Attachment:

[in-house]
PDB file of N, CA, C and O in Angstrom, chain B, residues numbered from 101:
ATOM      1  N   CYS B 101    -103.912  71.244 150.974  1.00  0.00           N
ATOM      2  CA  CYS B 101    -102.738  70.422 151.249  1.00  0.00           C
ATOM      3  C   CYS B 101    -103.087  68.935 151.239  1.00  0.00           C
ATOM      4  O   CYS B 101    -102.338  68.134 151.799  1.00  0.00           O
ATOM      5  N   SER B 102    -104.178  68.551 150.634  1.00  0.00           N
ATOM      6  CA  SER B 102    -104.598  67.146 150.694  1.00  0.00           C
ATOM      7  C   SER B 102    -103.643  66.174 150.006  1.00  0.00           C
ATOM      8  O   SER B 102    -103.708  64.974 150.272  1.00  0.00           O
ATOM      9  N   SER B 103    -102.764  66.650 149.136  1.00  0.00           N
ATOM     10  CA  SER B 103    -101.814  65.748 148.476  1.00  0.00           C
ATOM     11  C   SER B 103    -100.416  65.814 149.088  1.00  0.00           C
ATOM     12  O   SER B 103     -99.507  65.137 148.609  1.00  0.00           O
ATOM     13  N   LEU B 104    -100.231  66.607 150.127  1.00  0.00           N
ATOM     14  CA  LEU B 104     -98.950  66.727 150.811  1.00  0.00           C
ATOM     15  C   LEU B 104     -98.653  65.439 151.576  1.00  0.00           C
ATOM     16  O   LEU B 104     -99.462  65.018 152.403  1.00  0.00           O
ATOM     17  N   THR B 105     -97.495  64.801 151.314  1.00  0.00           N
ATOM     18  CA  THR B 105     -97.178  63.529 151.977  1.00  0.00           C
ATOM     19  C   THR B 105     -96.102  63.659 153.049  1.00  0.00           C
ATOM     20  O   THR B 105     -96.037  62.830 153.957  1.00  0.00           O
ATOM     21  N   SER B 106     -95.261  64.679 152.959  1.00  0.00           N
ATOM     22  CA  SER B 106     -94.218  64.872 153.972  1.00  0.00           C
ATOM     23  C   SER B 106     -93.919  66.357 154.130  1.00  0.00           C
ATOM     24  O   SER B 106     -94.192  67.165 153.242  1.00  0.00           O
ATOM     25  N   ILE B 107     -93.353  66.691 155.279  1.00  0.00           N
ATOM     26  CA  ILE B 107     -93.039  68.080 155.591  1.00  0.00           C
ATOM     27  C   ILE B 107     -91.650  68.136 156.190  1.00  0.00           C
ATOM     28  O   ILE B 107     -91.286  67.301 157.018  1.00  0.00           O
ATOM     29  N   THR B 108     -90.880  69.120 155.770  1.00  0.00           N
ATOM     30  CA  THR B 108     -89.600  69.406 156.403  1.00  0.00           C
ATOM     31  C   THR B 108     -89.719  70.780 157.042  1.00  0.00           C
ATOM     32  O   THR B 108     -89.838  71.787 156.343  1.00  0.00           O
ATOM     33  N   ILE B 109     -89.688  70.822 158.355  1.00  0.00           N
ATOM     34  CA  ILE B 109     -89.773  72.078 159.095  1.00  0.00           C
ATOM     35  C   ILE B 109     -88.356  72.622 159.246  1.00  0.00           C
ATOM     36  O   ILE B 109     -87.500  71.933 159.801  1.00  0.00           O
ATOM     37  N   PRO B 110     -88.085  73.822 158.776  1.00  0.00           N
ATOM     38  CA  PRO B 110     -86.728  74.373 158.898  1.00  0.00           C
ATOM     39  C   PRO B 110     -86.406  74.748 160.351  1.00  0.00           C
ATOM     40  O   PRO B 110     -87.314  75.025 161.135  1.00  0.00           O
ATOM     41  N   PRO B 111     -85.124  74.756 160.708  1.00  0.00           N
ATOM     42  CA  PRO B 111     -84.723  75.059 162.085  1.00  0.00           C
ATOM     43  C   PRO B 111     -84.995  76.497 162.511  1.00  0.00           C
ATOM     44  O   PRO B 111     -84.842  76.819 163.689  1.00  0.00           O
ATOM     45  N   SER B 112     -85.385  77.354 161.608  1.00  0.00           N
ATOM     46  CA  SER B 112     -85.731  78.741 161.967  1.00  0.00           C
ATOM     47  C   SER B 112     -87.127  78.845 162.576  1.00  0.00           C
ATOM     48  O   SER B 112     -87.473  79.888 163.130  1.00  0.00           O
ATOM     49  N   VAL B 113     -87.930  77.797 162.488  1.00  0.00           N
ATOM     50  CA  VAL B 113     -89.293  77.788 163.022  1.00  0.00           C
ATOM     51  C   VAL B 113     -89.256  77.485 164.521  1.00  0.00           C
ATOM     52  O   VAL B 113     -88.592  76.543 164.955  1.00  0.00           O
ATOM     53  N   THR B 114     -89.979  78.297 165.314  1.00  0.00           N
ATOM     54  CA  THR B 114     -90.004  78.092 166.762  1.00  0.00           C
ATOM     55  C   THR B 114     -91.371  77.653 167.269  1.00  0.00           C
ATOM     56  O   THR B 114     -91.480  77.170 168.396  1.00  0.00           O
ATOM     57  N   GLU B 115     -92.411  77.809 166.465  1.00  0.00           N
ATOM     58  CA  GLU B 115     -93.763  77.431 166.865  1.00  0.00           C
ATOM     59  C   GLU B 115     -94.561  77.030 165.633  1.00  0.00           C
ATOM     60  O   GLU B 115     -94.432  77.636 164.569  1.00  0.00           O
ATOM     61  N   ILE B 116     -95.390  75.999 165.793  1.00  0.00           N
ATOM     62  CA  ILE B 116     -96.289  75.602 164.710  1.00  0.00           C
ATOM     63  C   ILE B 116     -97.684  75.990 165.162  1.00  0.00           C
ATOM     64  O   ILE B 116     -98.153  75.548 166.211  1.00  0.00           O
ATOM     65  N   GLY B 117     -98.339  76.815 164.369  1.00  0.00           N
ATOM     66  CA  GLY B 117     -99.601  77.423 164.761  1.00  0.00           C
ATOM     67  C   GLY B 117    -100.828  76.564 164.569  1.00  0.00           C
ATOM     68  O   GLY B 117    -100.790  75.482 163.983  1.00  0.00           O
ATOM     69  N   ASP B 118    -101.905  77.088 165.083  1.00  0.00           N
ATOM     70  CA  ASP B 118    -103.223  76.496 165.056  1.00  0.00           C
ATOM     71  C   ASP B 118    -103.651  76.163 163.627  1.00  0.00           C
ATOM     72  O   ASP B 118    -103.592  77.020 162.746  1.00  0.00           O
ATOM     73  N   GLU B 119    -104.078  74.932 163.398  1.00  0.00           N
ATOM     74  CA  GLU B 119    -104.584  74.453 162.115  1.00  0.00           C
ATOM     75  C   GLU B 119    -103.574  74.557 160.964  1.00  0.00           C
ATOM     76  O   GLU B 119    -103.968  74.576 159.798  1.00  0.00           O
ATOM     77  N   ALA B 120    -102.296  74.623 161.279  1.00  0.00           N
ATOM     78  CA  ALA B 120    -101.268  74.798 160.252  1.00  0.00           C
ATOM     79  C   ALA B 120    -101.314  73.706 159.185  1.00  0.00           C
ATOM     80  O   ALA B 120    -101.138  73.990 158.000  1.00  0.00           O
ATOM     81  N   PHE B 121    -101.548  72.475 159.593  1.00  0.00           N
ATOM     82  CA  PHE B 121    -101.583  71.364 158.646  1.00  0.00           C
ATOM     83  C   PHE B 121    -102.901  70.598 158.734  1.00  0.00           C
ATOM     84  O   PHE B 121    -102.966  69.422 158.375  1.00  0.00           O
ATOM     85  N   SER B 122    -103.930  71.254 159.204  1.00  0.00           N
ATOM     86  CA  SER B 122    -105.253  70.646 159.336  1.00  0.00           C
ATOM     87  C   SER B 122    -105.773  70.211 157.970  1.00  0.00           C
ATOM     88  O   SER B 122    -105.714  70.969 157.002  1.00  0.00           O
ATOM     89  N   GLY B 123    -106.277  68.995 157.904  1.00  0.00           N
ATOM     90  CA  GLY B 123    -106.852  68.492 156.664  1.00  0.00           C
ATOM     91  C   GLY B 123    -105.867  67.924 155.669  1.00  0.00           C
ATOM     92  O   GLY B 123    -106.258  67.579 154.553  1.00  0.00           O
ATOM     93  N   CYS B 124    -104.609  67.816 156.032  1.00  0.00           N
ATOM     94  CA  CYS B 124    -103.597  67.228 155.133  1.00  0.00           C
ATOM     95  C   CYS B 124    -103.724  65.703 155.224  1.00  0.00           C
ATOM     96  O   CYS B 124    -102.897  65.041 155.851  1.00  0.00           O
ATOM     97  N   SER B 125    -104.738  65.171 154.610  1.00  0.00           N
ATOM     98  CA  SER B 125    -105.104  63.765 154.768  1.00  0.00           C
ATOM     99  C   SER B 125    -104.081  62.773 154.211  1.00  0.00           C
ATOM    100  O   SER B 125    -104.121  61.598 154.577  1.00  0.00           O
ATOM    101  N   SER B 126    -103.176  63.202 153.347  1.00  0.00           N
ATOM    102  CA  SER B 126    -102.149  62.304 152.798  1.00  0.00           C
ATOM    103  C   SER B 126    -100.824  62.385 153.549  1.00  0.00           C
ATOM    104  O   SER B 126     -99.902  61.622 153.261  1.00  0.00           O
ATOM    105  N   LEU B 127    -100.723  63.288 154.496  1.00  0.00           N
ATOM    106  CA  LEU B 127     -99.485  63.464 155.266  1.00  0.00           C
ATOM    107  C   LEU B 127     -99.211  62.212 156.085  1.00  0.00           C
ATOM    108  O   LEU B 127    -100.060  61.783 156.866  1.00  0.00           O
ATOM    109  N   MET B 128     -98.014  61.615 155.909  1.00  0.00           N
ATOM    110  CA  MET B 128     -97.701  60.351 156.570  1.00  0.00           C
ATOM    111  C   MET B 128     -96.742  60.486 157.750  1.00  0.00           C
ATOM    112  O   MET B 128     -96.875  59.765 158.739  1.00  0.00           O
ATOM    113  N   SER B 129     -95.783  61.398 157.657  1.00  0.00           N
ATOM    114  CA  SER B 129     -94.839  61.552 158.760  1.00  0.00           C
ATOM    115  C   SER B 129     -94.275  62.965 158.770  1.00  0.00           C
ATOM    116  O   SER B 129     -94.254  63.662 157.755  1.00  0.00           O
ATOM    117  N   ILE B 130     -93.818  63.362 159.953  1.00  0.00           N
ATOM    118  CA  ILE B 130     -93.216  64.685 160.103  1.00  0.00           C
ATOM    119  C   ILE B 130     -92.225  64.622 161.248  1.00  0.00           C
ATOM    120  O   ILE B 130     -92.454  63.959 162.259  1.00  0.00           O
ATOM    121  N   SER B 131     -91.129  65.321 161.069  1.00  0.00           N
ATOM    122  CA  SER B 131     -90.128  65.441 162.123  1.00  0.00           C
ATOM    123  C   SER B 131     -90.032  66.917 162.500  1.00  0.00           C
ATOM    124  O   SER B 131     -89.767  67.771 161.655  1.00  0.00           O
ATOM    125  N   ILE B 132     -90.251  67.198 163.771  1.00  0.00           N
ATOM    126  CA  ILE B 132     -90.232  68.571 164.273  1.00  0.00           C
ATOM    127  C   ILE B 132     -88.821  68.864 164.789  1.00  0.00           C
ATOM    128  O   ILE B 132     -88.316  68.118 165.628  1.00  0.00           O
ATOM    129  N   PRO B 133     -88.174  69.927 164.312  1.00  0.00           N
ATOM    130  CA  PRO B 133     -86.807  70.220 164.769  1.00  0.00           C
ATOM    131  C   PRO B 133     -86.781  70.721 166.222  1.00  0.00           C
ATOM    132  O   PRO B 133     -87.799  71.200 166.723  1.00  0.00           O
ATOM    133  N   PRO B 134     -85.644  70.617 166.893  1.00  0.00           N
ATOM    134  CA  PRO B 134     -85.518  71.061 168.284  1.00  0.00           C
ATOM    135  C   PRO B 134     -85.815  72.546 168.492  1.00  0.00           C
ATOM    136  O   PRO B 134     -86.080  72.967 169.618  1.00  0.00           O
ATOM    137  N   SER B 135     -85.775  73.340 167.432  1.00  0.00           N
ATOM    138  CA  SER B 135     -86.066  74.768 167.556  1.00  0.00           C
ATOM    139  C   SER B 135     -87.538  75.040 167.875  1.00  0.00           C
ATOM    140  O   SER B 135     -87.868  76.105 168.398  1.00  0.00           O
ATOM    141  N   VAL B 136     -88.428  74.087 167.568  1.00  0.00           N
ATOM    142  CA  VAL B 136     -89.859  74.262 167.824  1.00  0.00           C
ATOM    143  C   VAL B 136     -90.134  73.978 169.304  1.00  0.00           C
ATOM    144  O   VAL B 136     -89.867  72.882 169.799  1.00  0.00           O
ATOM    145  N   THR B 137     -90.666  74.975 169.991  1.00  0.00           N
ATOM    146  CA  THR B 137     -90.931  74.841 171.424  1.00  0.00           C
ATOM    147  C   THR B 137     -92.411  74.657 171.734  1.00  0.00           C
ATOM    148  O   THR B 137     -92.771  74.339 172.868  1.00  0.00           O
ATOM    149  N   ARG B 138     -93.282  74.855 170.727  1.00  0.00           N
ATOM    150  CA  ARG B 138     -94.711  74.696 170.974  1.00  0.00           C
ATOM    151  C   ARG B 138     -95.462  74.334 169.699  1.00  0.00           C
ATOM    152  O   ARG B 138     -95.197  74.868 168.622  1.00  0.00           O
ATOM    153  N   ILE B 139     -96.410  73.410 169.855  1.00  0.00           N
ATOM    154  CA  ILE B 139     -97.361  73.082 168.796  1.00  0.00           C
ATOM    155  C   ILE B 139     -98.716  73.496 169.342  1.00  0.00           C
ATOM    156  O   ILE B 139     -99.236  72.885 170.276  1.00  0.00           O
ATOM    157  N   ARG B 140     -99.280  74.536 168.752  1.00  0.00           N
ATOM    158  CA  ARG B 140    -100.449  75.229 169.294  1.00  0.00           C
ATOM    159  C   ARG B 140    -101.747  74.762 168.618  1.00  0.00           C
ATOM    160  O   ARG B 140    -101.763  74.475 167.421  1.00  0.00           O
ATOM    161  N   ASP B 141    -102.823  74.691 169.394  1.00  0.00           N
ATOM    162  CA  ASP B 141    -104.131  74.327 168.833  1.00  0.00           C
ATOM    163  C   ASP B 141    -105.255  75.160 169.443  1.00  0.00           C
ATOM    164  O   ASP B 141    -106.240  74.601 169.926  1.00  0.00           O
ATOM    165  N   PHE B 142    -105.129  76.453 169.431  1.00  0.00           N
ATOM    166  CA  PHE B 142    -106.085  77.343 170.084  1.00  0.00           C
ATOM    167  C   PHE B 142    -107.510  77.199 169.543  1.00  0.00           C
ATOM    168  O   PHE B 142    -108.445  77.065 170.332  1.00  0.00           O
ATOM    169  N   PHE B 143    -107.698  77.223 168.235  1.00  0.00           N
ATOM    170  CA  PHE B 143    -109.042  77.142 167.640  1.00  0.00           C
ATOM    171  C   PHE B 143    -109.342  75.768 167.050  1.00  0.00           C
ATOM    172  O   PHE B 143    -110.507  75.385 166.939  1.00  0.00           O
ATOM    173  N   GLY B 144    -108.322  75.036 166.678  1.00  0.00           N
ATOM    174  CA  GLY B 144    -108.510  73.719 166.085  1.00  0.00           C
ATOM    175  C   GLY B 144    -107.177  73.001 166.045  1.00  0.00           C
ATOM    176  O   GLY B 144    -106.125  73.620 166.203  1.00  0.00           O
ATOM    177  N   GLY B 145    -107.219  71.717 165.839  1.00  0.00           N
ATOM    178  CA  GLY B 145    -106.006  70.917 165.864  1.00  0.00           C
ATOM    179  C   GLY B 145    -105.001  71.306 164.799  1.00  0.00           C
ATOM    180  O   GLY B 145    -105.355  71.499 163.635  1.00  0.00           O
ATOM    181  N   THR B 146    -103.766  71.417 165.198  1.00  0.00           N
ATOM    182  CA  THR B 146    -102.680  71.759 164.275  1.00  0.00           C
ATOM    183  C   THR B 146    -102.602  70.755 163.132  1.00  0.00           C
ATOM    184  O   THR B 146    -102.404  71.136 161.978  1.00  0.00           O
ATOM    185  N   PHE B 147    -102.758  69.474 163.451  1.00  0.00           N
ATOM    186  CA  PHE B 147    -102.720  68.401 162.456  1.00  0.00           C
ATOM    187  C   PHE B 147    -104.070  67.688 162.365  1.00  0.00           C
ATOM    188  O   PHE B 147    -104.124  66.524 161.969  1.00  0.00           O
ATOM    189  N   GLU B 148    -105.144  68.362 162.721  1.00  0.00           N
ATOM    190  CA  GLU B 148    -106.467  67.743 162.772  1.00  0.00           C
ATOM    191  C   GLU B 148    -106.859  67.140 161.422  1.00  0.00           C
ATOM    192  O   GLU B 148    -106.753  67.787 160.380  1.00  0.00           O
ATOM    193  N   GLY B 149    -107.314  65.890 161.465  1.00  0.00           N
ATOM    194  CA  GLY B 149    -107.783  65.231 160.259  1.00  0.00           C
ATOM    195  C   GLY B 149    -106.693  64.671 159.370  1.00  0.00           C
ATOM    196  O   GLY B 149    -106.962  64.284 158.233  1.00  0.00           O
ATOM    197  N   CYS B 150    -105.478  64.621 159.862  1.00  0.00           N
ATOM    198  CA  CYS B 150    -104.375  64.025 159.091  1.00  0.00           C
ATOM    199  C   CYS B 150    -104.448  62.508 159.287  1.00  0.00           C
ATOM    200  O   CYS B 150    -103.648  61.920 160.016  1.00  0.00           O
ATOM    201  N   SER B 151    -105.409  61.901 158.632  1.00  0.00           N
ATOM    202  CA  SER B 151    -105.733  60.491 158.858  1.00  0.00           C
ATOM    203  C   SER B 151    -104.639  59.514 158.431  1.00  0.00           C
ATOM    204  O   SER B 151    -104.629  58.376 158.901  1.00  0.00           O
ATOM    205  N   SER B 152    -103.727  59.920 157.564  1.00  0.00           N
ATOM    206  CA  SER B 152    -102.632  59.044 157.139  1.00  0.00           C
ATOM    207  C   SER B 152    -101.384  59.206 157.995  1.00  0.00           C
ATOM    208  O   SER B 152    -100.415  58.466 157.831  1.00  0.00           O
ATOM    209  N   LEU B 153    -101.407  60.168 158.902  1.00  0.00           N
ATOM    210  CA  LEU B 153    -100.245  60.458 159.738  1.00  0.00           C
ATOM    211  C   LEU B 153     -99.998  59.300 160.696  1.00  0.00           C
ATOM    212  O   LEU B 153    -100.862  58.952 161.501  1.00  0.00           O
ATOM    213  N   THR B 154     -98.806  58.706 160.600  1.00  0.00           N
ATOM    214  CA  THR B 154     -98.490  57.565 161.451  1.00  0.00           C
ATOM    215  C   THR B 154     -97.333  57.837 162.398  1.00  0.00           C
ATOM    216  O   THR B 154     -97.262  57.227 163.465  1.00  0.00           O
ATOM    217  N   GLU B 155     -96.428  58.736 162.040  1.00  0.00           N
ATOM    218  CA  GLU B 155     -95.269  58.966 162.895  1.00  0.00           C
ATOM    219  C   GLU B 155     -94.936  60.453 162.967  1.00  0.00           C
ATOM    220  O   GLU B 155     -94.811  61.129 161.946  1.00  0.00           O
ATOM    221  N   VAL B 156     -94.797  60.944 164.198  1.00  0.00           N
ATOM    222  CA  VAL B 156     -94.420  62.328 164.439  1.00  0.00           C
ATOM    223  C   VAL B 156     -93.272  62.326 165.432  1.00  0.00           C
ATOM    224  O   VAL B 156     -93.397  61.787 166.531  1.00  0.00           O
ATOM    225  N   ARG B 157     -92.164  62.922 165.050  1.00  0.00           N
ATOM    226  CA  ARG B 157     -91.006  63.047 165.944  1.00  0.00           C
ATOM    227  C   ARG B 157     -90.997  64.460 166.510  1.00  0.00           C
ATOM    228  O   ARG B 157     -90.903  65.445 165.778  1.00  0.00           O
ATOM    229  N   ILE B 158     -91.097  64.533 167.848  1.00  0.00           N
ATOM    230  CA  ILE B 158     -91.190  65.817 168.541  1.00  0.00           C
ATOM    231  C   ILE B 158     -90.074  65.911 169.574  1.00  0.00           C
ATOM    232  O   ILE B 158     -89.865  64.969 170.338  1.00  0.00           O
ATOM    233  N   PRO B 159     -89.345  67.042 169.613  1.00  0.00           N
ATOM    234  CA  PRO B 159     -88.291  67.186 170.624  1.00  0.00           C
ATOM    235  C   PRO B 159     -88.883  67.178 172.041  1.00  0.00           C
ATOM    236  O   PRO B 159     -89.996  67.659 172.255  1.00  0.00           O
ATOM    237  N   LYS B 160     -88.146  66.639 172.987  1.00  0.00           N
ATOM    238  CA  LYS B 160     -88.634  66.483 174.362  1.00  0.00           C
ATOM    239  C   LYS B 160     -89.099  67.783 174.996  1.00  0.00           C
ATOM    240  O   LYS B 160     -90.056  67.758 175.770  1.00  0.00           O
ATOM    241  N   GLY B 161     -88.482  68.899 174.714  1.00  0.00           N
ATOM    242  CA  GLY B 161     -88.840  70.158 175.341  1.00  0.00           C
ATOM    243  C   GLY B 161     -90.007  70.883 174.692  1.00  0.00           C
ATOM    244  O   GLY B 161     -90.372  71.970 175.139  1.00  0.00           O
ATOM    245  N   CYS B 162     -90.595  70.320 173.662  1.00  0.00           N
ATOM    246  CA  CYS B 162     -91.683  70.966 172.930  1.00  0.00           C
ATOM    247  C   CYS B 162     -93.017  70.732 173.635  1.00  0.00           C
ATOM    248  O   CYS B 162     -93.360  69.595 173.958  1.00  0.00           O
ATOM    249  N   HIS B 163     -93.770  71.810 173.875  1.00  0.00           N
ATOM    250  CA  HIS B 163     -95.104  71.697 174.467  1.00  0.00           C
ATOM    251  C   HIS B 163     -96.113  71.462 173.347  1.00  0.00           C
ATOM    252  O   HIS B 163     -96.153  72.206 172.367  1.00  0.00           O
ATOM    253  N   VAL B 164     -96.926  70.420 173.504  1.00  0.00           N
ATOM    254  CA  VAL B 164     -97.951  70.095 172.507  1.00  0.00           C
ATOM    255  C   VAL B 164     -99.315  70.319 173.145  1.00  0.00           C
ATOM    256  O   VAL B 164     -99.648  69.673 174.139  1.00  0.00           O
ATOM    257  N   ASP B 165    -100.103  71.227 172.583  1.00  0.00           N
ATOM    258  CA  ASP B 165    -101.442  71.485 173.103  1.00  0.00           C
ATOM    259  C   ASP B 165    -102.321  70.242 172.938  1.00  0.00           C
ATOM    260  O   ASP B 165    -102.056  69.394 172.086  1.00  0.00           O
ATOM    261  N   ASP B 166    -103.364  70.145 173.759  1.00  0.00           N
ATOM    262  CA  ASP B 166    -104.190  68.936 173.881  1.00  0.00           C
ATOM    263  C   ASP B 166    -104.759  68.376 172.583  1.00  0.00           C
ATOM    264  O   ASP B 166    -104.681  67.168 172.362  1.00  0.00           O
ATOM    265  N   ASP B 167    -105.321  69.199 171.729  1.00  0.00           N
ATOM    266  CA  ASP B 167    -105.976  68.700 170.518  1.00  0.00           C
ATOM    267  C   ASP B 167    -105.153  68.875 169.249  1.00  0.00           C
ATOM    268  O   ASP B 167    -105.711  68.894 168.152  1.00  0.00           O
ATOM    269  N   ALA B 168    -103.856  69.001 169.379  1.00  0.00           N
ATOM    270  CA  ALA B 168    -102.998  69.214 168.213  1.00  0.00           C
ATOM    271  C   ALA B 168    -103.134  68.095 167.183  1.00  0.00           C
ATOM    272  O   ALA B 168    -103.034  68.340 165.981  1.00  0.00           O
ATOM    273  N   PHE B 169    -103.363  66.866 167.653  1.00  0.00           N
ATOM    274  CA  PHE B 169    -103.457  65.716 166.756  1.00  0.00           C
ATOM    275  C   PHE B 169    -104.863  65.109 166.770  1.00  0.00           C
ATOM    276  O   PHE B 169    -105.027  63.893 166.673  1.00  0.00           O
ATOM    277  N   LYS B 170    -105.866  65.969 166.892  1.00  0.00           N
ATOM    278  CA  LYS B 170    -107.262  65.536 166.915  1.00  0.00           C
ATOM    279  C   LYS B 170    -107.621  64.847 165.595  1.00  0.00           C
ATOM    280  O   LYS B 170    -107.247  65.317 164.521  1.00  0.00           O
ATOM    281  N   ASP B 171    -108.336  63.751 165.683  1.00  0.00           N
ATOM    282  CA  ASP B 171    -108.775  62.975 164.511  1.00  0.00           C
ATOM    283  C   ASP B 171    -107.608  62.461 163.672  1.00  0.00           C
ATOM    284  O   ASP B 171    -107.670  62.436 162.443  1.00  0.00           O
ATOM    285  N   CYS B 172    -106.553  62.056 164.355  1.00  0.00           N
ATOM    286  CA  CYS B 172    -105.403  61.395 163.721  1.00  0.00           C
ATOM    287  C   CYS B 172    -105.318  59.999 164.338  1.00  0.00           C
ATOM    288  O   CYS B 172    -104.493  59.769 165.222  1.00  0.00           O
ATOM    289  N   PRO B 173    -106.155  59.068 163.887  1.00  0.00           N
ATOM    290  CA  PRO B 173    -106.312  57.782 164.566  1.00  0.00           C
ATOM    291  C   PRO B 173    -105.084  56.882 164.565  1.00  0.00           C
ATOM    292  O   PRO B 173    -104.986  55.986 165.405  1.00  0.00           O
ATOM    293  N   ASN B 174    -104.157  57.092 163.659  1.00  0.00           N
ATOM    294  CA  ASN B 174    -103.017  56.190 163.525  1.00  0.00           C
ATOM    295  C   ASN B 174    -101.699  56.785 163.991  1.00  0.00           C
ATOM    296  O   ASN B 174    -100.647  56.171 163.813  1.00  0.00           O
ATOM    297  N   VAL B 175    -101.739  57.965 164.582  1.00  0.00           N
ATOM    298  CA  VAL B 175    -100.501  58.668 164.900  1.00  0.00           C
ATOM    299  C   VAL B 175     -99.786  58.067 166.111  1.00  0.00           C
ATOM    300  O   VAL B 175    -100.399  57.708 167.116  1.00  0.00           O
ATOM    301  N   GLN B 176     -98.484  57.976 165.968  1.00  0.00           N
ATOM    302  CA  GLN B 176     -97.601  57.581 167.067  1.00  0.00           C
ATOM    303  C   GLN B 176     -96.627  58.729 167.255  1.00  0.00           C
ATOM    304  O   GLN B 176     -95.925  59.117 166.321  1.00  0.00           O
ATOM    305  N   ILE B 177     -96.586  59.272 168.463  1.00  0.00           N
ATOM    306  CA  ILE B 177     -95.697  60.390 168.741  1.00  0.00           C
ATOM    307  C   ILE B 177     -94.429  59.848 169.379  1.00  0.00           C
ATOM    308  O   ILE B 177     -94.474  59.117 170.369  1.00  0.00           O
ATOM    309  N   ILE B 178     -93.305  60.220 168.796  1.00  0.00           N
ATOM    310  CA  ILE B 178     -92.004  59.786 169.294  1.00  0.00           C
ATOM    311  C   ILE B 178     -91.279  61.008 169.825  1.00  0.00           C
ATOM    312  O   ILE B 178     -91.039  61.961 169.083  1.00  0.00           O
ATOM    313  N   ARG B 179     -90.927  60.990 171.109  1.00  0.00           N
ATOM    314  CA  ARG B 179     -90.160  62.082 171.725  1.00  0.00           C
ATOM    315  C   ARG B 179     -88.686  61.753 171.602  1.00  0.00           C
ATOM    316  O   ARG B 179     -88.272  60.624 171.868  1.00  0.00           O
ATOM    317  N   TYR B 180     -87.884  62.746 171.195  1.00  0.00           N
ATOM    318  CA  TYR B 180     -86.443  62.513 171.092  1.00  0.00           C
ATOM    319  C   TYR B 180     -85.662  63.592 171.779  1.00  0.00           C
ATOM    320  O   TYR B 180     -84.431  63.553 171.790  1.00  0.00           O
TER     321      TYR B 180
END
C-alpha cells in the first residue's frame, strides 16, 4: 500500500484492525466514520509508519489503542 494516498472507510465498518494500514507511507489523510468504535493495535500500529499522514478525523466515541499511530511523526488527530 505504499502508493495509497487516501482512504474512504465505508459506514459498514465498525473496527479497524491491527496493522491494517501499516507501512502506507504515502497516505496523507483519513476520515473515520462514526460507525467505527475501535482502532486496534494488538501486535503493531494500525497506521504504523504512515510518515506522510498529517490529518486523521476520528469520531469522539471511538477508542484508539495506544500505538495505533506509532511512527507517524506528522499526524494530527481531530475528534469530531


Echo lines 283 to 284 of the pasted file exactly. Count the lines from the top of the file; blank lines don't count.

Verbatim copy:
ATOM    281  N   ASP B 171    -108.336  63.751 165.683  1.00  0.00           N
ATOM    282  CA  ASP B 171    -108.775  62.975 164.511  1.00  0.00           C